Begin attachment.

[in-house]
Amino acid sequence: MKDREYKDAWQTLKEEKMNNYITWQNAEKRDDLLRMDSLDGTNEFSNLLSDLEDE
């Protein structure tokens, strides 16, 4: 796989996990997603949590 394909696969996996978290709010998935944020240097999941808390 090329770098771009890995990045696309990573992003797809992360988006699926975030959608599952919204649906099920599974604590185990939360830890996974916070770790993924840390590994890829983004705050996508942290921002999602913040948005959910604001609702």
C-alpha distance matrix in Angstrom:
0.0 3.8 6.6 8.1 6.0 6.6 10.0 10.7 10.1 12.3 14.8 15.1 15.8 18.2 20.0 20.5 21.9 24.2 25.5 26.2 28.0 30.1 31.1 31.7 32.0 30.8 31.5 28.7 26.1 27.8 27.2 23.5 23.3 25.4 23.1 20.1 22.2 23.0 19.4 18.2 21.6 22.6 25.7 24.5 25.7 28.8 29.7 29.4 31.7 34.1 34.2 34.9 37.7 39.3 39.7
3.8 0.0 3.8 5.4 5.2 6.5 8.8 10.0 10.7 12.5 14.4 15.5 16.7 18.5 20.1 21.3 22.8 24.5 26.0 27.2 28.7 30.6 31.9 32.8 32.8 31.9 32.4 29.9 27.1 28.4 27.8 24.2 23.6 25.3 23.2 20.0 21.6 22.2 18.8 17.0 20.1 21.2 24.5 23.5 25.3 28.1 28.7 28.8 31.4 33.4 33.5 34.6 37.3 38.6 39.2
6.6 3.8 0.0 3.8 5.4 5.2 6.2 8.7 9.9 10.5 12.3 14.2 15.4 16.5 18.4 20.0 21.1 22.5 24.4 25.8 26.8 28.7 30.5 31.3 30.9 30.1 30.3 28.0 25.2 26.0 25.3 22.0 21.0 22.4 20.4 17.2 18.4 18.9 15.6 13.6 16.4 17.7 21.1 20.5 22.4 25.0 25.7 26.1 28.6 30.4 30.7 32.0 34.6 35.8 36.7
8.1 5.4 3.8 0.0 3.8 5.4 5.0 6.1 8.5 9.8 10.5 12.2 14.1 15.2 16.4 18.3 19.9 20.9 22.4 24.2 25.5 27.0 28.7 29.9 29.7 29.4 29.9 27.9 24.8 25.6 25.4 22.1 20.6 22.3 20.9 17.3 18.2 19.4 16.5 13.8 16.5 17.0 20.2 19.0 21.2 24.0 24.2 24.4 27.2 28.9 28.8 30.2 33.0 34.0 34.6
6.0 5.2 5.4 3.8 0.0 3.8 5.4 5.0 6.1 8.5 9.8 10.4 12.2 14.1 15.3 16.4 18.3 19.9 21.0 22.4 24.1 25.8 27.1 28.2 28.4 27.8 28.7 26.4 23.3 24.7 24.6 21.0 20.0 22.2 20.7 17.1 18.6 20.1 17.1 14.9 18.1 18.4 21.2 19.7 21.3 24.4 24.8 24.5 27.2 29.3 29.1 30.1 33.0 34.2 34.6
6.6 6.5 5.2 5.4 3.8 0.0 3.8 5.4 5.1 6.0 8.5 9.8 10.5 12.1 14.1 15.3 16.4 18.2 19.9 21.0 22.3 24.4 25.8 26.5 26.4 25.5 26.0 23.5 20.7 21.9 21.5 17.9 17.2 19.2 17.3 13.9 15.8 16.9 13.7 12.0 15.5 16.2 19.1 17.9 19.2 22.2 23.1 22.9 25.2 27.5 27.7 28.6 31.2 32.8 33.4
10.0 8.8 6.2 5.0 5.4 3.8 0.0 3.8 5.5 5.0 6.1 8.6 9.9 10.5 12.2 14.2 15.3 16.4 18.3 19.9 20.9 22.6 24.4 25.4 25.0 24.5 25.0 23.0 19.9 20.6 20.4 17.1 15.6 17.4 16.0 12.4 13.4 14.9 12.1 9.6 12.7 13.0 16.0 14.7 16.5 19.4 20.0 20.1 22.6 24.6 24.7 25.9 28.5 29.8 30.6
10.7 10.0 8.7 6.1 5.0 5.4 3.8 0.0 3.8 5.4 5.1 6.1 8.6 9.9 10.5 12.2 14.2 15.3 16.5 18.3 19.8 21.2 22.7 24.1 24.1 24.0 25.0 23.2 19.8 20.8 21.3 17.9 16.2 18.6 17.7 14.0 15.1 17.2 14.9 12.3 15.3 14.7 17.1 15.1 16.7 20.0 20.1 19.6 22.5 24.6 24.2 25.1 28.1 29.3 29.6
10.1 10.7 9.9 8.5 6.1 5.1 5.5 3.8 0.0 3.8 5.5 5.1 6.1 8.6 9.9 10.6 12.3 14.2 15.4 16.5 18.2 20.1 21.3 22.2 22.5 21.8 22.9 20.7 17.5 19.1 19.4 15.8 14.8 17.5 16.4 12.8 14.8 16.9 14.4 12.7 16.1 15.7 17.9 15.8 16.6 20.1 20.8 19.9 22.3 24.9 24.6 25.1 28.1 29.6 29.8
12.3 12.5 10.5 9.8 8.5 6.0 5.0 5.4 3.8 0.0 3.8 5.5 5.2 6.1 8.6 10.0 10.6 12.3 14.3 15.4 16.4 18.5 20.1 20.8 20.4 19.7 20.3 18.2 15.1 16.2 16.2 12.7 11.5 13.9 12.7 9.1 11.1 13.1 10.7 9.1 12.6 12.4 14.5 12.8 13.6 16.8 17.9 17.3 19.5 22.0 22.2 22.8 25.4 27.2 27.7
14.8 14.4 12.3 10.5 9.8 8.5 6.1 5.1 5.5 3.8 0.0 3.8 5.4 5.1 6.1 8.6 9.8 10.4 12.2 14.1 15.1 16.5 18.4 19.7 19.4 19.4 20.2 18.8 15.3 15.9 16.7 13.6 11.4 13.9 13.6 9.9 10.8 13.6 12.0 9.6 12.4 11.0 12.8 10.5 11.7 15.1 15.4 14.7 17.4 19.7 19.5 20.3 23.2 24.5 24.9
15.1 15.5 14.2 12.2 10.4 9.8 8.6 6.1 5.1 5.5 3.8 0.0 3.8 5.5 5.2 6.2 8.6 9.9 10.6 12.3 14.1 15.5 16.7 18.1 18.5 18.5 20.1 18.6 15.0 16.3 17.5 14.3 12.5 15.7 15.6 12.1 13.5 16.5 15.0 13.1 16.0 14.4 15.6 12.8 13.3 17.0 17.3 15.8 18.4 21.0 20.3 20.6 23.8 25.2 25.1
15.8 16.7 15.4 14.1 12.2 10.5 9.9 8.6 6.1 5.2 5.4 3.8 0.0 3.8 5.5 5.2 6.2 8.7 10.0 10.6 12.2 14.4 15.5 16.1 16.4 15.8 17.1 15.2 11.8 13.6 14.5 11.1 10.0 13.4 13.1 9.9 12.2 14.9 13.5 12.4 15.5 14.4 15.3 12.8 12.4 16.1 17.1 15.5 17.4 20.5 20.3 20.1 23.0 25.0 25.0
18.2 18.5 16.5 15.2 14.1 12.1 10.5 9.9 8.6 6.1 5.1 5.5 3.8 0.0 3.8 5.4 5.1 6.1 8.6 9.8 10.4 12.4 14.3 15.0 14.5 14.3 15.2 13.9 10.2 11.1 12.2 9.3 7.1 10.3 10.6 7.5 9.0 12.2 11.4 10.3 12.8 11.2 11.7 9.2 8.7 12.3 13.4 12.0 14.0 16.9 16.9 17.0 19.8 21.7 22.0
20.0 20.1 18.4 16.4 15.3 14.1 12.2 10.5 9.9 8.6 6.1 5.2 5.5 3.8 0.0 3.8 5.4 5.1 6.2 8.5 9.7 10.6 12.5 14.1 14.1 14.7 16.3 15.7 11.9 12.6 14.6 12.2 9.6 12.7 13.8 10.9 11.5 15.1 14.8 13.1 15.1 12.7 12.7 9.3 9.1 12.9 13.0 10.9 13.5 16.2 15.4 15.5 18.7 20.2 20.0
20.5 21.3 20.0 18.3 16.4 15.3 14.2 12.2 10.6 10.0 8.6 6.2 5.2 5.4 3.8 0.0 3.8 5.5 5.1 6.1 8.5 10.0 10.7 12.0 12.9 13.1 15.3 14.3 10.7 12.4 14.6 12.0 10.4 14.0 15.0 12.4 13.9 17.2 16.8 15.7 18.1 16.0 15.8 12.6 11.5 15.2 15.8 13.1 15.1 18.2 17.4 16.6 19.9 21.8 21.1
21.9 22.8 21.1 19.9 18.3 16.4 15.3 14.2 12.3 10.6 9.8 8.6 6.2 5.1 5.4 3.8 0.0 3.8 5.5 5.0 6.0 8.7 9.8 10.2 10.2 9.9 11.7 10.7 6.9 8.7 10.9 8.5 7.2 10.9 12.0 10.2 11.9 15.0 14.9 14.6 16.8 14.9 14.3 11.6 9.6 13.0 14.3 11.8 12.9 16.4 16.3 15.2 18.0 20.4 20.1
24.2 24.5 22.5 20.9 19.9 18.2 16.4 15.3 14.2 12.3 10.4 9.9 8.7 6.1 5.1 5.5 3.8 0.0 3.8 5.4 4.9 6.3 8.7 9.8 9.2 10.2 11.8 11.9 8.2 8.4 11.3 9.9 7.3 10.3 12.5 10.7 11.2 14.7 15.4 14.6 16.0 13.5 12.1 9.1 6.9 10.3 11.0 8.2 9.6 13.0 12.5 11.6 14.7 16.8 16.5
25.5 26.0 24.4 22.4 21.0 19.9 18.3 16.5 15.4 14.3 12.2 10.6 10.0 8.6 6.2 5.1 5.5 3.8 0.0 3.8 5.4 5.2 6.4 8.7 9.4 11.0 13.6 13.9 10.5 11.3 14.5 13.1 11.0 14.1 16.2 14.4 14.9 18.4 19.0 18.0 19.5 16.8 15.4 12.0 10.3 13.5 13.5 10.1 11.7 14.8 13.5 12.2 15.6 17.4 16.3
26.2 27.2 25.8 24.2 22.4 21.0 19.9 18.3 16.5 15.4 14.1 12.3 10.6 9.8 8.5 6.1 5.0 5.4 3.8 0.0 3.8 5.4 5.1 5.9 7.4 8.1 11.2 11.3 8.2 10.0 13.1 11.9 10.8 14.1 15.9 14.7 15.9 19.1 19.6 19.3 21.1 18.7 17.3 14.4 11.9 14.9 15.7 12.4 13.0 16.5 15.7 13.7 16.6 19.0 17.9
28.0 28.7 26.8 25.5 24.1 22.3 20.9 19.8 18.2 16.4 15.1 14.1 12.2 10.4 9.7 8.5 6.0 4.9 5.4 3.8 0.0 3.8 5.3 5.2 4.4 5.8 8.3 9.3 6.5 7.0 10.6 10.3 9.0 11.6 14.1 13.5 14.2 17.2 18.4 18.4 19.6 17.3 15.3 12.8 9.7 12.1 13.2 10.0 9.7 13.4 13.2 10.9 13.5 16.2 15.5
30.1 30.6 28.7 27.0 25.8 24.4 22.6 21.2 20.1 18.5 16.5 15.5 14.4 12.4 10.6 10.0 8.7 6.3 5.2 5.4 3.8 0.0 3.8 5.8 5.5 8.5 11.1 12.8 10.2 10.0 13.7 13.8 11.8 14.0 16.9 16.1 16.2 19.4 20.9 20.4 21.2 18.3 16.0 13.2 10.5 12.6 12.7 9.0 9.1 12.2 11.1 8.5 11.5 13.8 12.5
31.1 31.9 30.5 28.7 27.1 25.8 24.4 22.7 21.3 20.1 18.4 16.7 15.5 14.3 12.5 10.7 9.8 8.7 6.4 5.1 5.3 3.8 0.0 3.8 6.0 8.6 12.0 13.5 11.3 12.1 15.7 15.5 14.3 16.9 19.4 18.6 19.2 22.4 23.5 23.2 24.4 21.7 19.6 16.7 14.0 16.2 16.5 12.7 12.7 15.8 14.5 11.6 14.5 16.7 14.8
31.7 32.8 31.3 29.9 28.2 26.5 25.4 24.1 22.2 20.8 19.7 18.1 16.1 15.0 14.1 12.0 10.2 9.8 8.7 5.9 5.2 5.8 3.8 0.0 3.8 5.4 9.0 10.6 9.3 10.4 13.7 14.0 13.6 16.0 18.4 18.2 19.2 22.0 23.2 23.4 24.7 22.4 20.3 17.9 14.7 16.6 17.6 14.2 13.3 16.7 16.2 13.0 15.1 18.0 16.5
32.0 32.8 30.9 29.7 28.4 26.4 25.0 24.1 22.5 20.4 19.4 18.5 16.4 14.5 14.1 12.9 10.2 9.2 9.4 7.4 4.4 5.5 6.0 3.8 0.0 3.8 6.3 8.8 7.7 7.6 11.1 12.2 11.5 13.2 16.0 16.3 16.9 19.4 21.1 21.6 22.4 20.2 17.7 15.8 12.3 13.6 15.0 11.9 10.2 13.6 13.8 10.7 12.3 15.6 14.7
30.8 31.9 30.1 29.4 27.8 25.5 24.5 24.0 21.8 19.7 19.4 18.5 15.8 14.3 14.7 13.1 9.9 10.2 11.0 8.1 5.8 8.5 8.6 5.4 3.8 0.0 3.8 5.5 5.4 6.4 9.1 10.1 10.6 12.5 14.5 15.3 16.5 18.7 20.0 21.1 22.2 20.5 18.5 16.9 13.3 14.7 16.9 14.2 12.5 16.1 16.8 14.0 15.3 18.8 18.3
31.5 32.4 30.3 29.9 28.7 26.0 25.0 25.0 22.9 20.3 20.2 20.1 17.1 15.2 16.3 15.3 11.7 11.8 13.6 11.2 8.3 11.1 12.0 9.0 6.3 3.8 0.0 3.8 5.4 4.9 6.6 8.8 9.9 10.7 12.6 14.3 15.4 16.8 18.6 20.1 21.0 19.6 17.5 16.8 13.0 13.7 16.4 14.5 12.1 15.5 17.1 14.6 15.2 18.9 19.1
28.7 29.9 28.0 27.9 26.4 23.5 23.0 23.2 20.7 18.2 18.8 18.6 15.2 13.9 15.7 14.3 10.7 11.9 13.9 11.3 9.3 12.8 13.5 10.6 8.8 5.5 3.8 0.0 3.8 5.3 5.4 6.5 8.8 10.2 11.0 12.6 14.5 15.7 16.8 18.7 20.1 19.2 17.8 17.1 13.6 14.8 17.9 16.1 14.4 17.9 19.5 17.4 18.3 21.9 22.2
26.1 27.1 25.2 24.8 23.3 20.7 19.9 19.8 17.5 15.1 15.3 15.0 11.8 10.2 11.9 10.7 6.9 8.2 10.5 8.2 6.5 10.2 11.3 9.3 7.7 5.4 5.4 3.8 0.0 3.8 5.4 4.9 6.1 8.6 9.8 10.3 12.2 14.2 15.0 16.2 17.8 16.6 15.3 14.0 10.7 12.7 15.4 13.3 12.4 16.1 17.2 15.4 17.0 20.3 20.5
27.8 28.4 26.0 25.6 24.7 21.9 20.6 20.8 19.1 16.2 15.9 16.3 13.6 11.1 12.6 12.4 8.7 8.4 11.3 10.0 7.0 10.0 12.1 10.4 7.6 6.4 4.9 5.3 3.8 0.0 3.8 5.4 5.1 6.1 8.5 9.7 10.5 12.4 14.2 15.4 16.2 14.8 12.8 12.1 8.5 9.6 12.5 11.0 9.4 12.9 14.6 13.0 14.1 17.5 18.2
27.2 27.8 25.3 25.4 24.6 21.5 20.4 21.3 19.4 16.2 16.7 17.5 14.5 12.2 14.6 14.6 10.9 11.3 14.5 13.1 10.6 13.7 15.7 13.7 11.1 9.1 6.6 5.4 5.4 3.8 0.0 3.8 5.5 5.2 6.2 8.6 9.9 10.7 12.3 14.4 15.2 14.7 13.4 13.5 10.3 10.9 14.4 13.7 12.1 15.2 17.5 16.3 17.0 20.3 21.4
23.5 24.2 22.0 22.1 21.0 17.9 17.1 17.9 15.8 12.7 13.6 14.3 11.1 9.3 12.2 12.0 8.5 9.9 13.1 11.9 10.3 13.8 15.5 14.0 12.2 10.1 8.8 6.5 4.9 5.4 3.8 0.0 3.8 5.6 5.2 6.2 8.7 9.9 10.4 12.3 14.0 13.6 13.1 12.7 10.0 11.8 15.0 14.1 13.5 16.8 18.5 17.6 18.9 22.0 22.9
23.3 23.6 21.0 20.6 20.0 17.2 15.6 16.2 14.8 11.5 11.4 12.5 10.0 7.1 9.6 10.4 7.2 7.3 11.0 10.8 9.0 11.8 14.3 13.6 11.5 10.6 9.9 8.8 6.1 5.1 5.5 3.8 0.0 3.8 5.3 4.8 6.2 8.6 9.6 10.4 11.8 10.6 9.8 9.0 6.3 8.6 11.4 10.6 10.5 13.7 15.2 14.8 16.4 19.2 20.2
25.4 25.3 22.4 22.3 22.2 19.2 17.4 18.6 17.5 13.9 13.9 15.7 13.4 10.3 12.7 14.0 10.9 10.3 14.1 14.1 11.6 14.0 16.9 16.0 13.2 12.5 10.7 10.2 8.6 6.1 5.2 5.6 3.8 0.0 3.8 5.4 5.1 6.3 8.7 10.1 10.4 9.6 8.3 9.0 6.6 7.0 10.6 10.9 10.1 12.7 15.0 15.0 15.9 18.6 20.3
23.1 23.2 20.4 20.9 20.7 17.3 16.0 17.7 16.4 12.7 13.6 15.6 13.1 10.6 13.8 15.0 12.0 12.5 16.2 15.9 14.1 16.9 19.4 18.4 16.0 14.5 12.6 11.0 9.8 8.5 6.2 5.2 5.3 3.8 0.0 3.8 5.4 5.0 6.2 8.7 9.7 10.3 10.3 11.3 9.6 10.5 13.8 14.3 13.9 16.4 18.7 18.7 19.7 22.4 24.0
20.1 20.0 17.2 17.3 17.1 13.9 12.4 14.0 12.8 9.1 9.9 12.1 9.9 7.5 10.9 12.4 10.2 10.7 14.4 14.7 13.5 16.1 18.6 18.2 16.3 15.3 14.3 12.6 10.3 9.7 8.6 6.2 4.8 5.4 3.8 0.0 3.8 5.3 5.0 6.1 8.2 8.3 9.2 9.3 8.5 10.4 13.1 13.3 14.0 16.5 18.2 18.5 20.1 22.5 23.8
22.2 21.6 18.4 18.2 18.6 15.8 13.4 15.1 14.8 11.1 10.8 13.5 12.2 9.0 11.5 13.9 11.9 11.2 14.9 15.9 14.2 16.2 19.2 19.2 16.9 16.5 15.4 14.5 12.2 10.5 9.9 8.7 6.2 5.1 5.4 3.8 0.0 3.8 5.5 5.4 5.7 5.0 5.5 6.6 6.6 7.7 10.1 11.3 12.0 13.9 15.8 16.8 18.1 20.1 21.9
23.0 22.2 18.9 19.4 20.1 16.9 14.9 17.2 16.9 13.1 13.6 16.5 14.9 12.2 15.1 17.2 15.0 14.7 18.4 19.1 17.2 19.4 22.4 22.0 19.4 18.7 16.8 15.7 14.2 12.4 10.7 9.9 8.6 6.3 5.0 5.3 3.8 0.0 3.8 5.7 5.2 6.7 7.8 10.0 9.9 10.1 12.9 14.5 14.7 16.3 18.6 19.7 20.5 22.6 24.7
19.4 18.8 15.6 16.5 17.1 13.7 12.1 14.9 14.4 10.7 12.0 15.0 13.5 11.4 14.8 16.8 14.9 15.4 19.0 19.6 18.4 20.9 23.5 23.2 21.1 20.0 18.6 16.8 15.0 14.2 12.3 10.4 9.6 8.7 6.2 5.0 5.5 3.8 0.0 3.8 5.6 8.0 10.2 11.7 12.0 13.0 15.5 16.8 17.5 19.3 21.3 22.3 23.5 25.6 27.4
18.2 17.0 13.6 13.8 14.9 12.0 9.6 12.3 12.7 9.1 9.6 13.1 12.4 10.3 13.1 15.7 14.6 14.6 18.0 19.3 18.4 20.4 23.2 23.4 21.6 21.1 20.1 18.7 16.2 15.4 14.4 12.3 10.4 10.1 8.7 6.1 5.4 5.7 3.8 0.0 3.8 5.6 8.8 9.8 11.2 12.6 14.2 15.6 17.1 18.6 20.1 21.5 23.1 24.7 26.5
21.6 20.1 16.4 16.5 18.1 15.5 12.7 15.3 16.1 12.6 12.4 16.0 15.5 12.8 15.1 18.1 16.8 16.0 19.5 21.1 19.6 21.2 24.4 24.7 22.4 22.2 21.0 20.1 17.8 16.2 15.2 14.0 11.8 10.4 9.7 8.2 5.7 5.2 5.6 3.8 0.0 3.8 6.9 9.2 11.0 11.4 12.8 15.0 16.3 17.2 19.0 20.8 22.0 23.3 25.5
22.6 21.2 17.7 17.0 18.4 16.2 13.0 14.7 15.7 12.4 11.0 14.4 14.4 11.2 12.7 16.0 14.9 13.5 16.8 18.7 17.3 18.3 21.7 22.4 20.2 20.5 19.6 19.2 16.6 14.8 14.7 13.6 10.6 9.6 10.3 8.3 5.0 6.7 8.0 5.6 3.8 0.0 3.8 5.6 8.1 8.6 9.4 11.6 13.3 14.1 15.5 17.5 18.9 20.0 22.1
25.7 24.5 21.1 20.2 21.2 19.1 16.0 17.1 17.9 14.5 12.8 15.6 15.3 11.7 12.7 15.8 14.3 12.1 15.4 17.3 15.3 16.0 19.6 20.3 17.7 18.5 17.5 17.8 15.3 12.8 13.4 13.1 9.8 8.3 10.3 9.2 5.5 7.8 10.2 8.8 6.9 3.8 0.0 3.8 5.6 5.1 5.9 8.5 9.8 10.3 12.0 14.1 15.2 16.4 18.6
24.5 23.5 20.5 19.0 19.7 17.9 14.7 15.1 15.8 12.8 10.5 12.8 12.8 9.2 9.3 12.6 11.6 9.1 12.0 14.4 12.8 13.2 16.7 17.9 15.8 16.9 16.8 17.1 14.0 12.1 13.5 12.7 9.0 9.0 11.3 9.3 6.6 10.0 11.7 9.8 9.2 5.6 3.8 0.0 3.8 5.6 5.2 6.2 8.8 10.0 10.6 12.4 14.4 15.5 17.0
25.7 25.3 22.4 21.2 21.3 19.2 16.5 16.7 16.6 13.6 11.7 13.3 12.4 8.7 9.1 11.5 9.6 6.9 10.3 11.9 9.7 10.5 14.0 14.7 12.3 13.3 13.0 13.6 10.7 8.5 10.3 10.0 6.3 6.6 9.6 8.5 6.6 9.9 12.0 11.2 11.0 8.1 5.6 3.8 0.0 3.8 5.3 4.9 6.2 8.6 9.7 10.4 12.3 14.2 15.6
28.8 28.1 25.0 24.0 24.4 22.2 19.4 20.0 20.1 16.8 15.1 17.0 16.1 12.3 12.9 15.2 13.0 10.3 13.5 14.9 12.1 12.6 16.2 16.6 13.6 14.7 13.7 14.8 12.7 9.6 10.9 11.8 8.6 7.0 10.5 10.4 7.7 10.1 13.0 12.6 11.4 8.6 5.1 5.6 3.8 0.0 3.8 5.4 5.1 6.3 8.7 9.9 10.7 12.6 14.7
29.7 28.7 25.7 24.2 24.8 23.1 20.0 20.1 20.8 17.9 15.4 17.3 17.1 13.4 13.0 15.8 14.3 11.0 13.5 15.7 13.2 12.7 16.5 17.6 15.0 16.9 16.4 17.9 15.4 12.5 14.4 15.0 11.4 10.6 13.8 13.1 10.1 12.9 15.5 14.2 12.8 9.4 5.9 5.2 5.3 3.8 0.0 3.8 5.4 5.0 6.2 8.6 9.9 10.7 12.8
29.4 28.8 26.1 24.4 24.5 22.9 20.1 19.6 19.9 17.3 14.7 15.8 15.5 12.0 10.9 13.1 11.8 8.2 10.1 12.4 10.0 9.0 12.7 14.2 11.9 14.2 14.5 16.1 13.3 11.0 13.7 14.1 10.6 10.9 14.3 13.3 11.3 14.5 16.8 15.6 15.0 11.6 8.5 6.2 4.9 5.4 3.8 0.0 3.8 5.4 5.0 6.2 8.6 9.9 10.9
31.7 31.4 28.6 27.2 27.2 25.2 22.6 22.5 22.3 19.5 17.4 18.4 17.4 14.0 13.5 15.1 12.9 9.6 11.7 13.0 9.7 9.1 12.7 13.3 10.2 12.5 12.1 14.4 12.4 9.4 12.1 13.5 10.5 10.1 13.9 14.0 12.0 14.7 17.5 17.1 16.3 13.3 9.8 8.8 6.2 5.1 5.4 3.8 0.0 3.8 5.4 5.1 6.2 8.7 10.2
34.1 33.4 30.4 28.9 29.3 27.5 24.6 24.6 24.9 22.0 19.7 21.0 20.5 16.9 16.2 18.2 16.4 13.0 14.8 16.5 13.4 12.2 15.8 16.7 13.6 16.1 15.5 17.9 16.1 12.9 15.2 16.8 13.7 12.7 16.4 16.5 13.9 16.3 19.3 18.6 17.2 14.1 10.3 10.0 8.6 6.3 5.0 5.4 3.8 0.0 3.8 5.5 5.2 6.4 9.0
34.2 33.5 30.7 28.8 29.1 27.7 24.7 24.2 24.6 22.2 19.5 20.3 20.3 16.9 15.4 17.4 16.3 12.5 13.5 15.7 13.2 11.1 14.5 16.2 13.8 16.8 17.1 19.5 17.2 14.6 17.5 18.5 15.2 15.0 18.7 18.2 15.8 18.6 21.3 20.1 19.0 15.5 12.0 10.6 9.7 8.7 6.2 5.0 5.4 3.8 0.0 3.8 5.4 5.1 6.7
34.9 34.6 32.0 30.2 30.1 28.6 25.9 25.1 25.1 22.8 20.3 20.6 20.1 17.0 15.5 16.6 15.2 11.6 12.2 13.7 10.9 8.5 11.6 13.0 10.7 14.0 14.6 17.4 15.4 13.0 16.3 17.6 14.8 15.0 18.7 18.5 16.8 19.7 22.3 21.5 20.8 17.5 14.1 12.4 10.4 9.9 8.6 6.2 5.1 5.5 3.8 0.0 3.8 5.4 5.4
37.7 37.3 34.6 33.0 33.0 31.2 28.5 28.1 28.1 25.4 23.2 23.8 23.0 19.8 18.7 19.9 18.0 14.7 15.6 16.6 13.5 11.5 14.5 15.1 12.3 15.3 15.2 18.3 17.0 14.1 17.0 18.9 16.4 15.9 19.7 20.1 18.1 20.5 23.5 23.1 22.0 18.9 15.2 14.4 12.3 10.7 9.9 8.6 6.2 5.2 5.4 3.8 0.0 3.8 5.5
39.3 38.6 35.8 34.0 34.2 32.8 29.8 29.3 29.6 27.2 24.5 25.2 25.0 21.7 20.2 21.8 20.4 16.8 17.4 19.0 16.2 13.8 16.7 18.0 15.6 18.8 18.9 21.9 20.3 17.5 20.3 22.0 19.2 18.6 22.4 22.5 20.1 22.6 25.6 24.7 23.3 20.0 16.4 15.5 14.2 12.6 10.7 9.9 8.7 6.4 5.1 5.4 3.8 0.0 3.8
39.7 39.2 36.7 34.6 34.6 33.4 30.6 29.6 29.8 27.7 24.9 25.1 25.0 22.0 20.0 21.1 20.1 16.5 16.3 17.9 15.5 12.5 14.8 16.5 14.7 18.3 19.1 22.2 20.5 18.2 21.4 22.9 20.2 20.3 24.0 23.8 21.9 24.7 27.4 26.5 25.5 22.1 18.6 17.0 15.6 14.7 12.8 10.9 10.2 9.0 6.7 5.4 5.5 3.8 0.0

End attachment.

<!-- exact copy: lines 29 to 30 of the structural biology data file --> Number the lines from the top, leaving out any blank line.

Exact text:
32.0 32.8 30.9 29.7 28.4 26.4 25.0 24.1 22.5 20.4 19.4 18.5 16.4 14.5 14.1 12.9 10.2 9.2 9.4 7.4 4.4 5.5 6.0 3.8 0.0 3.8 6.3 8.8 7.7 7.6 11.1 12.2 11.5 13.2 16.0 16.3 16.9 19.4 21.1 21.6 22.4 20.2 17.7 15.8 12.3 13.6 15.0 11.9 10.2 13.6 13.8 10.7 12.3 15.6 14.7
30.8 31.9 30.1 29.4 27.8 25.5 24.5 24.0 21.8 19.7 19.4 18.5 15.8 14.3 14.7 13.1 9.9 10.2 11.0 8.1 5.8 8.5 8.6 5.4 3.8 0.0 3.8 5.5 5.4 6.4 9.1 10.1 10.6 12.5 14.5 15.3 16.5 18.7 20.0 21.1 22.2 20.5 18.5 16.9 13.3 14.7 16.9 14.2 12.5 16.1 16.8 14.0 15.3 18.8 18.3